My early days as a faculty member at The University of West Alabama were filled with classes, labs, meetings with students, and committee meetings. Later on, I served as Department Chair and then Assistant Dean at UWA and the committee work picked up. Then there was a year as Department Head at Pensacola State College followed by four years as an Academic Dean. Committees, committees, and committees. Then came a number of years as the Vice President of Academic Affairs at lake-Sumter State College. Wow, talk about committees! Those of you in similar roles know what I mean.
So, where am I going with this? I am encouraging you to serve on more committees. Serving on a SACSCOC (or any of the *formerly* regional accreditors) committee is a treat because it is not really a committee, but more of a team. In particular, I encourage you to seek out opportunities to serve as a member of an onsite team. The onsite team gets to really experience the culture and atmosphere of an institution while meeting interesting people who are doing similar jobs to yours in similar environments. My first visit was in 2007 or so and I remember being surprised by how much I was enjoying the experience. It occurred to me that the visiting team was composed of the best and brightest of their respective institutions and everybody wanted to be there. It was an amazing experience for a young Assistant Professor. Lest I paint to idyllic a picture, I understand that all visiting committees are not smooth sailing. We heard a number of scary stories during training to serve as chair of visiting committees. Any of those scenarios would have been a learning experience of a different sort! I’m happy to report that none of my committees went sideways.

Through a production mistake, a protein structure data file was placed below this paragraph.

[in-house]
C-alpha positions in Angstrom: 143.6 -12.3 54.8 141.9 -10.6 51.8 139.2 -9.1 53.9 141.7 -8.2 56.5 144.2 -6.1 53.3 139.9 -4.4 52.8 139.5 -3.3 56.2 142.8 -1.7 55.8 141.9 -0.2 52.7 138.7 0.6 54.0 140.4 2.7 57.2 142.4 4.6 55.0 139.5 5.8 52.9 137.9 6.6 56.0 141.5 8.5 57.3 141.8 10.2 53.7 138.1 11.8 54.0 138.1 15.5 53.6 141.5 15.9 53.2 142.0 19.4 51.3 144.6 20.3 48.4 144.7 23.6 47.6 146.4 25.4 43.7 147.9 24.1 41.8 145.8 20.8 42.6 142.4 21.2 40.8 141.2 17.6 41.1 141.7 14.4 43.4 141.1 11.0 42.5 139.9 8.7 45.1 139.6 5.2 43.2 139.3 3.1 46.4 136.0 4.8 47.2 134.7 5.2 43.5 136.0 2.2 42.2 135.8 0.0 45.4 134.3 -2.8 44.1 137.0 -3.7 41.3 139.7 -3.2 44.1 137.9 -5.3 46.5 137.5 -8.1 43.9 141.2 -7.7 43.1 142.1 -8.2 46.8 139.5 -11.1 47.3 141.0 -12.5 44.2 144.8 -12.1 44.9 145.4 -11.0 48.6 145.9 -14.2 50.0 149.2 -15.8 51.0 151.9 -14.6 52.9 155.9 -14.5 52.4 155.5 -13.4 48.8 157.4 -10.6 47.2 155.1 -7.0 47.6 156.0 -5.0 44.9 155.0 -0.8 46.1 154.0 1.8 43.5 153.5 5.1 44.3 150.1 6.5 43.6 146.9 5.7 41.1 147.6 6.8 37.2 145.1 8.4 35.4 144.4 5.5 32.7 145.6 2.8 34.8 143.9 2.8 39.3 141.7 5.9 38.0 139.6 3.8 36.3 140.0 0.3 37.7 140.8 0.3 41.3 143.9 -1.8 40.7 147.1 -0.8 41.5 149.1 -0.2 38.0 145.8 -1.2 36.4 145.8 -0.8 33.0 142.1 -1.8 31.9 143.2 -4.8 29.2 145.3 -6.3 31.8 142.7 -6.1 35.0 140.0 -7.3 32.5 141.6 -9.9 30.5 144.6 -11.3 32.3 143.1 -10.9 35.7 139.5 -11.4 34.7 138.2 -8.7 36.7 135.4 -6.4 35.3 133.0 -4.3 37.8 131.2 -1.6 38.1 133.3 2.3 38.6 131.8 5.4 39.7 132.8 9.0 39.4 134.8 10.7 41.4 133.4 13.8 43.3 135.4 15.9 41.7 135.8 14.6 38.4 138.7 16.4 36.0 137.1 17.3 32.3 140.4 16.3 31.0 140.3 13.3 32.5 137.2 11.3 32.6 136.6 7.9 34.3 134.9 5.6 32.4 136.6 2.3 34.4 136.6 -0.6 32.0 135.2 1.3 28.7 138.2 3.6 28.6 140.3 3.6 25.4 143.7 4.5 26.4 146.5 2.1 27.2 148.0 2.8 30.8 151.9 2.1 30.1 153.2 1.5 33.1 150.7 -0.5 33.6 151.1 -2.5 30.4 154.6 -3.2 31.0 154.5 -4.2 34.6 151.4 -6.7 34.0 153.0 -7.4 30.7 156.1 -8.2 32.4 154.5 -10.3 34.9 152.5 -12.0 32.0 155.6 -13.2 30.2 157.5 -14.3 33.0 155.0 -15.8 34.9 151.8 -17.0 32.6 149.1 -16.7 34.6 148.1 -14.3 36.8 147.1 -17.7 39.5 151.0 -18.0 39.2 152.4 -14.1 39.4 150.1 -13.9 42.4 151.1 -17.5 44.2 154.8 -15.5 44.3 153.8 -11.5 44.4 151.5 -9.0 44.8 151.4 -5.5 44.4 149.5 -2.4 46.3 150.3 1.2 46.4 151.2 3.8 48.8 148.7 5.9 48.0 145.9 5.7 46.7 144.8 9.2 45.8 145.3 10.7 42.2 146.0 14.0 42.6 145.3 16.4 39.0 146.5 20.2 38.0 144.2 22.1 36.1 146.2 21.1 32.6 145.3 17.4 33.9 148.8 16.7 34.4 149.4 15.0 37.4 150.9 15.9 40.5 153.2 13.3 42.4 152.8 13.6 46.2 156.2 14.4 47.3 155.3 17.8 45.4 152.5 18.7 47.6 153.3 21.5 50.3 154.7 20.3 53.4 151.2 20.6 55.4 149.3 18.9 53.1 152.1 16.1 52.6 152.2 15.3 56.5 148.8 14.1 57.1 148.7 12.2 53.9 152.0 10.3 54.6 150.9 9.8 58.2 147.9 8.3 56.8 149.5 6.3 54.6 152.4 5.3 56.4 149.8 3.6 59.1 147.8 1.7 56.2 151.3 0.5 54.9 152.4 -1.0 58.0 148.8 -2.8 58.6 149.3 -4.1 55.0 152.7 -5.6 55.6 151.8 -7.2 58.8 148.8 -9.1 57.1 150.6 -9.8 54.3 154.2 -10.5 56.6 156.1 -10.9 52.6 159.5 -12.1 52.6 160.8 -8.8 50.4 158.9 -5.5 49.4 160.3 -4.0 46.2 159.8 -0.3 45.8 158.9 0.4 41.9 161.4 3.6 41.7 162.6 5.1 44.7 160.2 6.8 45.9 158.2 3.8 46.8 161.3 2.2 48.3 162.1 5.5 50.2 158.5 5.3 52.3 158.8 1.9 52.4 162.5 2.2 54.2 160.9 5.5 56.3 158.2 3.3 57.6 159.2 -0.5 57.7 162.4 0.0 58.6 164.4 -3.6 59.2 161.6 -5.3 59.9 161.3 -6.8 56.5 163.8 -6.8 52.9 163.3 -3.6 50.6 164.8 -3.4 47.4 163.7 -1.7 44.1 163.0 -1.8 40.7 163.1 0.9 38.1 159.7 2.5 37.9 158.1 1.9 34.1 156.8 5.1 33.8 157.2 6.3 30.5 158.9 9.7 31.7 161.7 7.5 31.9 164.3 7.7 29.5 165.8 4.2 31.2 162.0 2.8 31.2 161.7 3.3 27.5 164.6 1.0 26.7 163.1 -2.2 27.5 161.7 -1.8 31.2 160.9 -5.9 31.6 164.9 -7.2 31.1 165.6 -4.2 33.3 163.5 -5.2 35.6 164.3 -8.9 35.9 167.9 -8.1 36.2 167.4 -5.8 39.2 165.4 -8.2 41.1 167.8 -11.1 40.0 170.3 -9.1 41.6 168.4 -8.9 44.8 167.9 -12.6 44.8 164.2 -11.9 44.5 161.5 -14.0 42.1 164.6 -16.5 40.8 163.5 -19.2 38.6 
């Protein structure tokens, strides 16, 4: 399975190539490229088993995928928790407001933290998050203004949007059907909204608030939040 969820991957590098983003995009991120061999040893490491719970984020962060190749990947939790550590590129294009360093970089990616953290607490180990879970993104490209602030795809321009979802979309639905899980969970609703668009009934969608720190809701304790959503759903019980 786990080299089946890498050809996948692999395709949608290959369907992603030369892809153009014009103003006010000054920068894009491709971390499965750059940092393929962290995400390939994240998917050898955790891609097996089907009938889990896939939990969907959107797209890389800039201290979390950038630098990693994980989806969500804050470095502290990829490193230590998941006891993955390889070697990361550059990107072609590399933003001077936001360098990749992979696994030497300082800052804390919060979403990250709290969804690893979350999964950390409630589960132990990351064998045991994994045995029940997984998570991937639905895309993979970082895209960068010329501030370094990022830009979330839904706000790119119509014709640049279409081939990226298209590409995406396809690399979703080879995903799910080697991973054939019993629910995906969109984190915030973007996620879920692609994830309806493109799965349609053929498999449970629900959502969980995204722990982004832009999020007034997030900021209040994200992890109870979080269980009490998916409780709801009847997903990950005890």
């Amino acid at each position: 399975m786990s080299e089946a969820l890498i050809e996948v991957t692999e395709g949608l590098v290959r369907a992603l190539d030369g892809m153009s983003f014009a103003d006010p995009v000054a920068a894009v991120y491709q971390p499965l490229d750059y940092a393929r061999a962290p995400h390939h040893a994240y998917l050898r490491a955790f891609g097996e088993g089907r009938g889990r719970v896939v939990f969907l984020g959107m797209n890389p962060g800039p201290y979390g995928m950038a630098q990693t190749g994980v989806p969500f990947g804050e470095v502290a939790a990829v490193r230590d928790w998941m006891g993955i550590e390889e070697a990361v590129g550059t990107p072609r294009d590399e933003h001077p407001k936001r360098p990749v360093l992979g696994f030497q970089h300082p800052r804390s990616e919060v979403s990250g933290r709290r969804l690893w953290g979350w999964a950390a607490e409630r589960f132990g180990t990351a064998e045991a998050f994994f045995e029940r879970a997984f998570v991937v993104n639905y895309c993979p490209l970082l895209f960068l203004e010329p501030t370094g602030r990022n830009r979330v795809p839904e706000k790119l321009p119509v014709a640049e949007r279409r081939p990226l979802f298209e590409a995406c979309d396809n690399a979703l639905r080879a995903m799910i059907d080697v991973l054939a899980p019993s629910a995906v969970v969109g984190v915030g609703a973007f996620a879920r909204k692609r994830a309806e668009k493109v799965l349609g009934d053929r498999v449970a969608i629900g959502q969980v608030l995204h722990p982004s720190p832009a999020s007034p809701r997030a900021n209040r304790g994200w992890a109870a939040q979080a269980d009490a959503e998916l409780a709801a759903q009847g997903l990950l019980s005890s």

When you are serving on a committee you get to interact with your team members and the people at the institution you are visiting in a way that you don’t interact with your colleagues on your own campus. In some cases you will gain perspectives about other college divisions that you would not have by staying on your own campus. You will see different ways of doing things, both among the team and while on the actual visit. While you are reviewing the institution you are visiting, you will be reflecting on how processes on your own campus work (or don’t). Either way, your interactions will leave you with good ideas that you will carry to your institution.
So, how do you get on a committee? First, you need to get into the reviewer directory. You do that by reading the “how to” document and contacting your institution’s Accreditation Liaison. Once your president approves, you will be eligible to be chosen. When will you be chosen? There is no magic formula. I once served on a Substantive Change committee visiting a college in Europe as a new off-campus instructional site for a U.S. college because the program in question was environmental in nature and I was the only environmental science person in the directory. There was also a period of years when I was not invited to serve on a visiting team. When I was serving as the Accreditation Liaison I was known to reach out to my institution’s SACSCOC Vice President to request opportunities for myself and others on my campus.
I’ll leave you with this thought. When I was VPAA, I had an Academic Dean go on a visit. When she got back I followed up to see how her experience had been. She replied, “It was the single best professional development experience ever!” Don’t miss out, get yourself into the directory.